ICME 2017 HW2
In this homework, we will bridge information from the nanoscale to the microscale by calculating the dislocation mobility drag coefficient using Molecular Dynamics, and using it to run Dislocation Dynamics simulations. There are two parts to this homework,
- Molecular Dynamics (MD) using Large-scale Atomic/Molecular Massively Parallel Simulator (LAMMPS)
- Dislocation Dynamics (DD) using Multiscale Dislocation Dynamics Plasticity (MDDP)
All the necessary files can be found on the ICME website. Copy them to a folder on your computer. Use /scratch/"Your Directory" for best results, especially if your job reads/writes much data.
Write a full report that follows a journal article manuscript format (include figures and tables in the text).
Upon completion, submit via email a .pdf and .doc(x) file of your report. Be sure to also include the requested files and plots from each section of the homework.
Part 1 - Single Dislocation Mobility Calculations using MEAM
For this section, you will use the Modified Embedded Atom Method (MEAM) in Large-scale Atomic/Molecular Massively Parallel Simulator (LAMMPS) to acquire the dislocation mobility drag coefficient for your material.
You can obtain LAMMPS and find the user manual here. Visit the LAMMPS tutorials page for a wide range of examples. LAMMPS video tutorials - Intro Input file Part 1 Input file Part 2 Molecular Dynamics Theory and Examples
LAMMPS is an open source code and can be downloaded here. The source code can be easily compiled, or binary distributions are available for easy installation.
In addition to the software, you will need an input file, an atom position file, a post-processing script, and two files for your atomistic potential.
- The input file for this simulation is DislocationVelocity.
- The atom position file will be created by Atomistic Dislocation Generation.
- The post-processing script uses Ovito's scripting and analysis capabilities: Single Defect Velocity in Ovitos.
- The atomistic potential files will be from ICME 2017 HW1.
Calculating Dislocation Velocity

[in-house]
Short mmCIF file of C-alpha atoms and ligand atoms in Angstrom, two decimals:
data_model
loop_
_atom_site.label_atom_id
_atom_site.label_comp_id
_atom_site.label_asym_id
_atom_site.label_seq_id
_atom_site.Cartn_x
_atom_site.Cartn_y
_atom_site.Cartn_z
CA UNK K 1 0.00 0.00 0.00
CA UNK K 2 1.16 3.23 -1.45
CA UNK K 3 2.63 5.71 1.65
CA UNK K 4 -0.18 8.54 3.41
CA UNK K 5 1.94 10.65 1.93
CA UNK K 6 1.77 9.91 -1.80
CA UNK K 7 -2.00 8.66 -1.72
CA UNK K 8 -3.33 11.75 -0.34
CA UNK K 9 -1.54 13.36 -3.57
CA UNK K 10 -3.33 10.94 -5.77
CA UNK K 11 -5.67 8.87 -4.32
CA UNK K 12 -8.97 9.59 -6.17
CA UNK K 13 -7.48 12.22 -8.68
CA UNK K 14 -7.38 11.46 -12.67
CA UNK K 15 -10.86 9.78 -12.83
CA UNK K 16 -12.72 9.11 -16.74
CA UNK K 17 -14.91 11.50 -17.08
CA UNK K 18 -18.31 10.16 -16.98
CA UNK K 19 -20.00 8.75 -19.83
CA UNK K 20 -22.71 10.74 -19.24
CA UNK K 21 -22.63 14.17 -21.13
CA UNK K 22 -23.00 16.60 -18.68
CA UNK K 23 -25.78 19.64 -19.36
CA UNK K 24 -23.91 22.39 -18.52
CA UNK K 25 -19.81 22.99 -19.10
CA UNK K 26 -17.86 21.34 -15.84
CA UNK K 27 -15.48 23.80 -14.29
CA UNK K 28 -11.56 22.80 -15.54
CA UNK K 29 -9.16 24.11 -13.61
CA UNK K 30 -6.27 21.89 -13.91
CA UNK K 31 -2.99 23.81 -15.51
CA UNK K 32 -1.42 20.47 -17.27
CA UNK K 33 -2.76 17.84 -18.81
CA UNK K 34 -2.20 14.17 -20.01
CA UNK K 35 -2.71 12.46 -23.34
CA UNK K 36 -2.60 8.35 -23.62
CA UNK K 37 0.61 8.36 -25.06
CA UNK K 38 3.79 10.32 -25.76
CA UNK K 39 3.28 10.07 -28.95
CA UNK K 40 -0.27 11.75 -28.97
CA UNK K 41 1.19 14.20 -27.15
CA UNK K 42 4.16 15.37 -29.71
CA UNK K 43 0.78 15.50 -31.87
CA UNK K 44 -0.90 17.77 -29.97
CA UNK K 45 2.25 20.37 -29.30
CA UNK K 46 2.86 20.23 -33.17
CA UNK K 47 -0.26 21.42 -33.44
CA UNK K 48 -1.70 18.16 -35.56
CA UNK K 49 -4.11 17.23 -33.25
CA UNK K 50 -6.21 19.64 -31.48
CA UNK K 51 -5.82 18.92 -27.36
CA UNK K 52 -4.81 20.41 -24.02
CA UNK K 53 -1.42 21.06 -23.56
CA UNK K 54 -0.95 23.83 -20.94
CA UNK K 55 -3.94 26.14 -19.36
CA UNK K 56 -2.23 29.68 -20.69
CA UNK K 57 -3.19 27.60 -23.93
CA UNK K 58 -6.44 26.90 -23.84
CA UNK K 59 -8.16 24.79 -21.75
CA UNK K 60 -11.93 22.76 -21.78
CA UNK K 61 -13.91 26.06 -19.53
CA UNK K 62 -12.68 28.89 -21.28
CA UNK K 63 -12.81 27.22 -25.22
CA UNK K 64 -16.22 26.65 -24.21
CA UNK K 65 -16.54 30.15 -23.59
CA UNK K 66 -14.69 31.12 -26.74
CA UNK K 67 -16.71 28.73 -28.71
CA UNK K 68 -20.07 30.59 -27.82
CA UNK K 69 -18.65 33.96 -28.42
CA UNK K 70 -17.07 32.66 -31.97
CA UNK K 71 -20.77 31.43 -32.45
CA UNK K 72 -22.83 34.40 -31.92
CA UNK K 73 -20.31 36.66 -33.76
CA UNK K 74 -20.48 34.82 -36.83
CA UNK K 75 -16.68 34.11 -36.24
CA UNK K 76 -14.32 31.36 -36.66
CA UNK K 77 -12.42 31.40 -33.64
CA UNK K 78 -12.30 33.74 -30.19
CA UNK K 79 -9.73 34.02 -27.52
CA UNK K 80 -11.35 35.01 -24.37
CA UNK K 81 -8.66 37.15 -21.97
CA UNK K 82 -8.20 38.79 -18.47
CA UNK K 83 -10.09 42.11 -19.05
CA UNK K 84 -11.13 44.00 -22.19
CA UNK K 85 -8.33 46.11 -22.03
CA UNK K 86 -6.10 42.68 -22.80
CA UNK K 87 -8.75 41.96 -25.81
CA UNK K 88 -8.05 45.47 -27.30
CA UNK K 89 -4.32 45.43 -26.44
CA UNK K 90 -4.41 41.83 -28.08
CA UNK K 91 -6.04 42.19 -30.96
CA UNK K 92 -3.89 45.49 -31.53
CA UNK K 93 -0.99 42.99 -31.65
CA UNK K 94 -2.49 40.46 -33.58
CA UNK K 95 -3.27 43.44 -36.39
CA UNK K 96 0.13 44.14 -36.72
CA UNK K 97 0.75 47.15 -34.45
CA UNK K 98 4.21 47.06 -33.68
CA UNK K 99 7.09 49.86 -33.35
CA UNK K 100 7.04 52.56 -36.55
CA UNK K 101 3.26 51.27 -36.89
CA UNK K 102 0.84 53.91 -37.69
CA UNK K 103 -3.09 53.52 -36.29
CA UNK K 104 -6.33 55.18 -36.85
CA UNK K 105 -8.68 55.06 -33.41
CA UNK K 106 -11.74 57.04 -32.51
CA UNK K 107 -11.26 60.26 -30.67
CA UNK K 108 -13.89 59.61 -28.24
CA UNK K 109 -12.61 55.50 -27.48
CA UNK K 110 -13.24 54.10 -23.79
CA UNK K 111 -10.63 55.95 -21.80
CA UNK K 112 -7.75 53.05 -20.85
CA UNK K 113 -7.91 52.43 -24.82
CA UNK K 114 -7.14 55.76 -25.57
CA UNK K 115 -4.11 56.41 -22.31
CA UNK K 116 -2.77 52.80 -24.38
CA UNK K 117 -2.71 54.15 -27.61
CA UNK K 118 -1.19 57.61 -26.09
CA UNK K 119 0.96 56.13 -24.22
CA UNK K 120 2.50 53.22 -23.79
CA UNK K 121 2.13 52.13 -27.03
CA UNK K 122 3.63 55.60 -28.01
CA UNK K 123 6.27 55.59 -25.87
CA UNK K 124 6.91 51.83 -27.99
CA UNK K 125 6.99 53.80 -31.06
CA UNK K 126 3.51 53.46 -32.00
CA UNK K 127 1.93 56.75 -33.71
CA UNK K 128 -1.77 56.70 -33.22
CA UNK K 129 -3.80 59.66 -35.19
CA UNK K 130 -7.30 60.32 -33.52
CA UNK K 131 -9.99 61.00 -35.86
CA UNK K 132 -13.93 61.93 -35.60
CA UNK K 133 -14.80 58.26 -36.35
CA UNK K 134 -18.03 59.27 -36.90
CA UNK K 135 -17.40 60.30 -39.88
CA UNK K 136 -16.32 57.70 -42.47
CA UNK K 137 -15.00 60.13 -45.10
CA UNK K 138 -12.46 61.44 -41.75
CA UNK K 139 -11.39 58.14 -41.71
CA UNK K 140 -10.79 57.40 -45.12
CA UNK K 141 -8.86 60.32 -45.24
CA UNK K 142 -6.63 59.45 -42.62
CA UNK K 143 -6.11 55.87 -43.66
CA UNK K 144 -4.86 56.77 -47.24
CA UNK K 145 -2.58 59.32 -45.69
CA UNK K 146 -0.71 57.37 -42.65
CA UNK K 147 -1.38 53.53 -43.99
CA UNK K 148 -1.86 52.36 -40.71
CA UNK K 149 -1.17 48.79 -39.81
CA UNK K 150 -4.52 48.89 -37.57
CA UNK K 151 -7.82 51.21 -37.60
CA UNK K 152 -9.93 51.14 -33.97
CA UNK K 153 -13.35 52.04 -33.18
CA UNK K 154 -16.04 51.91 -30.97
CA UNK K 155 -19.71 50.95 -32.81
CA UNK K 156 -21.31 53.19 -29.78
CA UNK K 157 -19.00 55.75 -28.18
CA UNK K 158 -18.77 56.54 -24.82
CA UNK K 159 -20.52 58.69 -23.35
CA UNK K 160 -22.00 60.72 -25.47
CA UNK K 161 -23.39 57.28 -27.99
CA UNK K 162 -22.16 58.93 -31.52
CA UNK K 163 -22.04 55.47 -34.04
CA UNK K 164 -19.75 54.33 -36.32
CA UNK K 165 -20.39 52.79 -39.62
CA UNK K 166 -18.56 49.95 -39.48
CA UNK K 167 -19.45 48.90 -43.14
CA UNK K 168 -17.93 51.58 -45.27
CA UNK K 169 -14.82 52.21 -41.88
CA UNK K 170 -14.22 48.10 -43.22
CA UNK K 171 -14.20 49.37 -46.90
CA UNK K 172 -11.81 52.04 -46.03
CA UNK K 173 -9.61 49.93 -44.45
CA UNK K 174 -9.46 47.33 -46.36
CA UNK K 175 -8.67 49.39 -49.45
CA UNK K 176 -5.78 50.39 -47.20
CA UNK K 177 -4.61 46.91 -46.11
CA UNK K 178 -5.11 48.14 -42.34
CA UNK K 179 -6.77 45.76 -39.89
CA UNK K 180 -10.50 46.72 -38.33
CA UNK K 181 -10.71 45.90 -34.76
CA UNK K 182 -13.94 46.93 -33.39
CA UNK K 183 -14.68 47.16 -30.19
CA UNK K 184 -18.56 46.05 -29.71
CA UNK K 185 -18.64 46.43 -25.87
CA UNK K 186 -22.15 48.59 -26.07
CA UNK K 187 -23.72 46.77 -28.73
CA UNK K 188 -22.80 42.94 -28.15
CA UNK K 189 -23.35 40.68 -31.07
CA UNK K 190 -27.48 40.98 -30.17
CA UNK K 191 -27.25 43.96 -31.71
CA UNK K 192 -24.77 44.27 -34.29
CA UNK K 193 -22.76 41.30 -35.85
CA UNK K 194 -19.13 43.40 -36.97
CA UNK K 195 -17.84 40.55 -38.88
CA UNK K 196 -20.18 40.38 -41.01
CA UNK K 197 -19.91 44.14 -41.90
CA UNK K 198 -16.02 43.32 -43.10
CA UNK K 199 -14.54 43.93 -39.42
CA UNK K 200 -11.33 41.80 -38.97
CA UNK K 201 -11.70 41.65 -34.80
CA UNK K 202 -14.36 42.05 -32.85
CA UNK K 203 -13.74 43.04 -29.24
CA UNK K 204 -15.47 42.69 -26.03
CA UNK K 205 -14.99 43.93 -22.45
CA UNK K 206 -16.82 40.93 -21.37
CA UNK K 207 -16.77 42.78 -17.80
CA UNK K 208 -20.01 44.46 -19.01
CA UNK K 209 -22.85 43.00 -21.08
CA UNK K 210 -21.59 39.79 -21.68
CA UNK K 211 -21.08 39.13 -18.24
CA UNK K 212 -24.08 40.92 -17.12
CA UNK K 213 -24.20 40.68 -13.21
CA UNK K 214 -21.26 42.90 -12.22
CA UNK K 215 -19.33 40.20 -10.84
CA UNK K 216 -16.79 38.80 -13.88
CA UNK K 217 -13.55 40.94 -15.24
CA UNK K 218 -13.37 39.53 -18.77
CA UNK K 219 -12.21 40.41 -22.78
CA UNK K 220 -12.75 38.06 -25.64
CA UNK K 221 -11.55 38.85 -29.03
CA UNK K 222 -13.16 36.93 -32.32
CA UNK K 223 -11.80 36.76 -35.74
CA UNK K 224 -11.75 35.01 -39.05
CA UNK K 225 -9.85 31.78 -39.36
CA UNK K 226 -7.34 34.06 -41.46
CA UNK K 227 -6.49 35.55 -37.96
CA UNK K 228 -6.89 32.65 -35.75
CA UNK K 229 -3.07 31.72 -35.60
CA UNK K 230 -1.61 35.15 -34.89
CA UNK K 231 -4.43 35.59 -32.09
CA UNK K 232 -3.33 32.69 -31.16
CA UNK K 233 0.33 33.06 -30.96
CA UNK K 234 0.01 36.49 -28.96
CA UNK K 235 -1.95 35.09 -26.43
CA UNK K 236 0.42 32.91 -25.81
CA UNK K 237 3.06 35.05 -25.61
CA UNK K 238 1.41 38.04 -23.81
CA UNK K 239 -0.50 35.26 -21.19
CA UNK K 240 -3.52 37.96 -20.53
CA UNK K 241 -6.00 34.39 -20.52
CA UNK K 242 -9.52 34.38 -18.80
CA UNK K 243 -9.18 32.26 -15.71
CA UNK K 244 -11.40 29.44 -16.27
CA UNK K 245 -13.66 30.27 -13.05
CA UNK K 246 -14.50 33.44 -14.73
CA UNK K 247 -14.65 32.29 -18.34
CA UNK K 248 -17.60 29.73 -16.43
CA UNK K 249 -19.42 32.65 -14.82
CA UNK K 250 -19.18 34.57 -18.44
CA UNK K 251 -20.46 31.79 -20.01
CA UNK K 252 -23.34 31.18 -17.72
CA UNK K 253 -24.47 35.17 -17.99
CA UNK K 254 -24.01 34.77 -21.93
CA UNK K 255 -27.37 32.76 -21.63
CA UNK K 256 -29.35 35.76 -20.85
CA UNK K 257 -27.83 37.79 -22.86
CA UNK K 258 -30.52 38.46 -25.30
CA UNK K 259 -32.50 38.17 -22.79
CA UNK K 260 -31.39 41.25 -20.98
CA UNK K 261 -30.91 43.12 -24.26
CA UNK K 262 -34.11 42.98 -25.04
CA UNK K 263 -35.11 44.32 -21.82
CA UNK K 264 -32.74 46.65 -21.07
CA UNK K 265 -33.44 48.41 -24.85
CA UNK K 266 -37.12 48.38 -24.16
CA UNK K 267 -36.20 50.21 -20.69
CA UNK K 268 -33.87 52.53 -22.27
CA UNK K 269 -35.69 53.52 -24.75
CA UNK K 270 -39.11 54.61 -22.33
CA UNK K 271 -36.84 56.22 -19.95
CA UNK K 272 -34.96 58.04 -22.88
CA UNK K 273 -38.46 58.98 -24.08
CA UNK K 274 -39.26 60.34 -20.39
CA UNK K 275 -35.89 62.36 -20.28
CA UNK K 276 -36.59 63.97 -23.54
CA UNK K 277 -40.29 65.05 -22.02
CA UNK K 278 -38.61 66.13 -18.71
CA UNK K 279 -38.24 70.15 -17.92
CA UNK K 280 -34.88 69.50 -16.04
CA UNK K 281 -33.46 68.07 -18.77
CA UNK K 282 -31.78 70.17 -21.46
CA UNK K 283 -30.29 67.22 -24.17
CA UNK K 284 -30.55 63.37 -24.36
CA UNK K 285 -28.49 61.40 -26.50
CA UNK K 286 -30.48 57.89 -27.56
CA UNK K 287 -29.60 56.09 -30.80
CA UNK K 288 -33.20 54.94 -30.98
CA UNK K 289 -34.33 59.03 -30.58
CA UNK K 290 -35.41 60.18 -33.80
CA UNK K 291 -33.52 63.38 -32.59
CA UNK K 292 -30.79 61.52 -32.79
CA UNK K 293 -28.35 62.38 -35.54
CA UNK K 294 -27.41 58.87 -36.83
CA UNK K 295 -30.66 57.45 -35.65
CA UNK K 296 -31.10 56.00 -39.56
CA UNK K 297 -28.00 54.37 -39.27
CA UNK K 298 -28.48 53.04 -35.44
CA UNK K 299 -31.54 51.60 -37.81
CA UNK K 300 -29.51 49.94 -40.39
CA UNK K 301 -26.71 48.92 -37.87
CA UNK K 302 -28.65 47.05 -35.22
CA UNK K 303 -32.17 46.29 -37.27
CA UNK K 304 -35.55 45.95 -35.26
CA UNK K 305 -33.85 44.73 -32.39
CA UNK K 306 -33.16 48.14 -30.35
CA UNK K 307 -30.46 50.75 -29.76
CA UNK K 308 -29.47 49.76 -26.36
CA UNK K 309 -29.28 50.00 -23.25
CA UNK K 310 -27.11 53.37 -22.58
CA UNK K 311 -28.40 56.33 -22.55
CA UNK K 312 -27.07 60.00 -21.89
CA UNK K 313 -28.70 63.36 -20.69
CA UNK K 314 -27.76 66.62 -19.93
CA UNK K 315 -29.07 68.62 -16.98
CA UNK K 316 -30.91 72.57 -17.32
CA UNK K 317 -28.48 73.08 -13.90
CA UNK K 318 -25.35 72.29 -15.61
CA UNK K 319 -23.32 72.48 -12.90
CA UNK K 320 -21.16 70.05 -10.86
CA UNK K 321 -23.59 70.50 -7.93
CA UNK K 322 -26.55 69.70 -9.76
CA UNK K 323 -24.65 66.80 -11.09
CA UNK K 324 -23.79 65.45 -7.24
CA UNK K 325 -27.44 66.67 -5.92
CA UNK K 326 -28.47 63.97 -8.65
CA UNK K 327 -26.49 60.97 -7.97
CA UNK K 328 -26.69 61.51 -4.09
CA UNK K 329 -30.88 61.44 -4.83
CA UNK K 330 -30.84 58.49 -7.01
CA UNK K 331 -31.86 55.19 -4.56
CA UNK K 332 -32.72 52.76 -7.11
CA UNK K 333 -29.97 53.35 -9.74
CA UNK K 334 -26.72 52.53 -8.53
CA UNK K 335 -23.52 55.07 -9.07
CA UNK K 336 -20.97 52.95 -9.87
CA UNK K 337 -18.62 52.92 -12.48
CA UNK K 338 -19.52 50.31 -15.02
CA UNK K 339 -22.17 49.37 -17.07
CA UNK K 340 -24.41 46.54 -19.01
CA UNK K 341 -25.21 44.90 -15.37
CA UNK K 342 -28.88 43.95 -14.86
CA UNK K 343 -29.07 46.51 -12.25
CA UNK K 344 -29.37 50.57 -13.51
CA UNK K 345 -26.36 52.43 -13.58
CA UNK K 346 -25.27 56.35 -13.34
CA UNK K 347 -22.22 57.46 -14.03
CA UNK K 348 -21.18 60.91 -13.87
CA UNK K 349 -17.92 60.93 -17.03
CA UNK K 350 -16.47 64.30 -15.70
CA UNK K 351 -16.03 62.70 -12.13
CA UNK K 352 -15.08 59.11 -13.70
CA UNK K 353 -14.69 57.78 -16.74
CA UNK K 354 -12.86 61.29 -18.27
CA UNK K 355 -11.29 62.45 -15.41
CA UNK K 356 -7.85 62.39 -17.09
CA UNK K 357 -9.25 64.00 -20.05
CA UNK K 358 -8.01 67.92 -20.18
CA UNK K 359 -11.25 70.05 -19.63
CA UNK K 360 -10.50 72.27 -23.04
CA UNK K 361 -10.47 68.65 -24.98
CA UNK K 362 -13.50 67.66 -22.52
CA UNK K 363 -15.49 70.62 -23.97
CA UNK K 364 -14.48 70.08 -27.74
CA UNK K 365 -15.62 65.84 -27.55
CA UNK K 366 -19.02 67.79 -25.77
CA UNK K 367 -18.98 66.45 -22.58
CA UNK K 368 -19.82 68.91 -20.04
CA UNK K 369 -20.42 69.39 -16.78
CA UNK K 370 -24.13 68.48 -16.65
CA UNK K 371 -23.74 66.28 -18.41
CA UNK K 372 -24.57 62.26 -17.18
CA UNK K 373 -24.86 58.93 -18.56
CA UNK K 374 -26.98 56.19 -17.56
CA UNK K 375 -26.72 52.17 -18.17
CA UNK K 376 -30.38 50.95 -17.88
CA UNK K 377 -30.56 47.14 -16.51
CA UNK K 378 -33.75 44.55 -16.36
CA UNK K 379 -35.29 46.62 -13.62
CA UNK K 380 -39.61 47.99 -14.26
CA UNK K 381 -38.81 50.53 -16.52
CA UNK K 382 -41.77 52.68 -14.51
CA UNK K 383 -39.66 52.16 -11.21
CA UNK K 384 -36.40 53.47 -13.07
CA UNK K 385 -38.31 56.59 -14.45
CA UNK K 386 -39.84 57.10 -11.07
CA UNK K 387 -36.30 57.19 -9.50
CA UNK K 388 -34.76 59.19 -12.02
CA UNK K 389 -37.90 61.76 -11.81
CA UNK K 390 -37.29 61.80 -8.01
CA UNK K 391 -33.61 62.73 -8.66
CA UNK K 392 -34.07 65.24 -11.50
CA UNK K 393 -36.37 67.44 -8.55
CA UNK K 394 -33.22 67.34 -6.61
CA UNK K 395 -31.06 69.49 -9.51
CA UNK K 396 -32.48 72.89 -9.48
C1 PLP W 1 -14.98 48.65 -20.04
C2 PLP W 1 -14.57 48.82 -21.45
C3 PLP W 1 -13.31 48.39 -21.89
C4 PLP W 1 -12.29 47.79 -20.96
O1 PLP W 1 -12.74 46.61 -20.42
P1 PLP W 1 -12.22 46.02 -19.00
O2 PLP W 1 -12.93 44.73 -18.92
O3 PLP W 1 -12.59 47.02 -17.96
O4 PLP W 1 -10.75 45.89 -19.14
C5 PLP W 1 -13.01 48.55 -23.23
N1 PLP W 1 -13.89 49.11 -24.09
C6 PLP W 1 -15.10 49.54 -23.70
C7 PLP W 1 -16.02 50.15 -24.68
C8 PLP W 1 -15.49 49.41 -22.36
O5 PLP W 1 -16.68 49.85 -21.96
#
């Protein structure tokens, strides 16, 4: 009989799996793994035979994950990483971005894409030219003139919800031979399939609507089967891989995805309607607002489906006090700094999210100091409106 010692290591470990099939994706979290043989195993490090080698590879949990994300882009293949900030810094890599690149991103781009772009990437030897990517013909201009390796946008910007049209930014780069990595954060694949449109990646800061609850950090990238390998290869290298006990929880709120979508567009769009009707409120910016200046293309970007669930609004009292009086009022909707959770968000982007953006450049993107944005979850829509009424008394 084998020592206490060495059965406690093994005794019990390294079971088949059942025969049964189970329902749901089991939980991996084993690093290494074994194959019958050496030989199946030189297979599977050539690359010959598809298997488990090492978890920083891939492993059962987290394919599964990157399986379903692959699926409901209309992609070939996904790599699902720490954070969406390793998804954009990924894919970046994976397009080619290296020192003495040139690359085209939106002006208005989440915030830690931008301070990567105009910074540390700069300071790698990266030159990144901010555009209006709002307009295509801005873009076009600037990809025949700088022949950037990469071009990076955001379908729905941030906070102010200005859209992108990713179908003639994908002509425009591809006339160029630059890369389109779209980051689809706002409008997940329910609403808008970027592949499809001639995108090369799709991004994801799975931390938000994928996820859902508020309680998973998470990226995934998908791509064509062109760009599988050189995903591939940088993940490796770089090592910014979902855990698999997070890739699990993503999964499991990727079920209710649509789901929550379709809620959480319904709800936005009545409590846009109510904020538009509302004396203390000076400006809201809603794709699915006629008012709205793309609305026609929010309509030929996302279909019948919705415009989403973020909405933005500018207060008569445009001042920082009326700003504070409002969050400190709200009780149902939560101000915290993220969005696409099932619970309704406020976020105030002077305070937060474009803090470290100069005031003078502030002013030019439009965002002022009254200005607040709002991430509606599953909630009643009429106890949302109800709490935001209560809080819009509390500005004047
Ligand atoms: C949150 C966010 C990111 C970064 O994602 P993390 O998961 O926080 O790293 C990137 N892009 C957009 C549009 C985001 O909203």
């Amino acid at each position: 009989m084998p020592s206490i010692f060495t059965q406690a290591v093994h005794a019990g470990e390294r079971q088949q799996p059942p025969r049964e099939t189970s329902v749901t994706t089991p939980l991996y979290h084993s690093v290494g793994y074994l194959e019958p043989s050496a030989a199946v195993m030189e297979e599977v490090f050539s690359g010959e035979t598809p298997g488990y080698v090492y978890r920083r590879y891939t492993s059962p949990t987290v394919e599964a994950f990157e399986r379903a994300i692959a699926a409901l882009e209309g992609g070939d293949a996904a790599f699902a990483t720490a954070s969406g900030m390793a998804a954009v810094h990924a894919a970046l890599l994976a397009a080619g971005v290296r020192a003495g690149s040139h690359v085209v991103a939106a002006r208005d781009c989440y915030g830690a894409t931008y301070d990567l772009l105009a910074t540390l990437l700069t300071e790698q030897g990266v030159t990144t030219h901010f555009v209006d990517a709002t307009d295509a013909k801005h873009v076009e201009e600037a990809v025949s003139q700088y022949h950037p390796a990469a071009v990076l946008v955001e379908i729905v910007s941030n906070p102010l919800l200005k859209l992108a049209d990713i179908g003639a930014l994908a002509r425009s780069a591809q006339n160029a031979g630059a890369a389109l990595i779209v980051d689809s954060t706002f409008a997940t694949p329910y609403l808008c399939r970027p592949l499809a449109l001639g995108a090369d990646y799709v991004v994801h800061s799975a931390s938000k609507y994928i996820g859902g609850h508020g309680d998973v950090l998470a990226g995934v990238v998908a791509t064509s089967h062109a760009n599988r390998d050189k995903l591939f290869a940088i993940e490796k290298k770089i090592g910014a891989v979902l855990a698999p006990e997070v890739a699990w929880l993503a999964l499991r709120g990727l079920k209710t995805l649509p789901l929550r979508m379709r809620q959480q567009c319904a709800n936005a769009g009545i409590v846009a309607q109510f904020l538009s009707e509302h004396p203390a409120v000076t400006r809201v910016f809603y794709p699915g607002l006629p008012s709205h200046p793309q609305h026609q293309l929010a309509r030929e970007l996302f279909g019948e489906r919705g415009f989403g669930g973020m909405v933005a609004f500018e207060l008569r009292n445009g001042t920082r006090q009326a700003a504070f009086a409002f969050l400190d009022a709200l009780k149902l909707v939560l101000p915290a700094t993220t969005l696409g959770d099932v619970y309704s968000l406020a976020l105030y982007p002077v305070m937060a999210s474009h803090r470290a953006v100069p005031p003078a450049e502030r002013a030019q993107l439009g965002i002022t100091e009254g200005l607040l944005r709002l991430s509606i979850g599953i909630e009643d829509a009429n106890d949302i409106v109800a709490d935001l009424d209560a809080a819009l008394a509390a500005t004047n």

Generate the atomic structure using Atomistic Dislocation Generation. Once you have downloaded and compiled the fortran routine, as directed, simply run it at the command line as explained on the script page. For this calculation, you want to make an edge dislocation in a PAD geometry. It will create the required data file as atoms.*.edge.pad, where * is either fcc or bcc, depending on your material. You will need to copy the data file to the directory where you will run the MD simulation.
Edit the LAMMPS input file for your material, applied stress, and desired temperature. These can all be set by variables at the top of the input file.
# Variable definitions variable initTemp equal 300. # desired temperature variable sigma equal 15000. # applied stress in bar variable material string Ta # material symbol variable atom_file string atoms.bcc.edge.pad # the configuration was generated by SG with the preprocessor dislocation.f90
initTemp will determine the temperature of the system.
sigma will determine the applied shear stress in bar.
material will determine the name of your material used in your MEAM potential files. It expects to find a library file,
*.library.meam, and a parameter file,
*.meam where the * represents the material symbol.
atom_file is the name of the data file that contains the initial atom positions.
Run the simulation:
lmp_version -in DislocationVelocity.in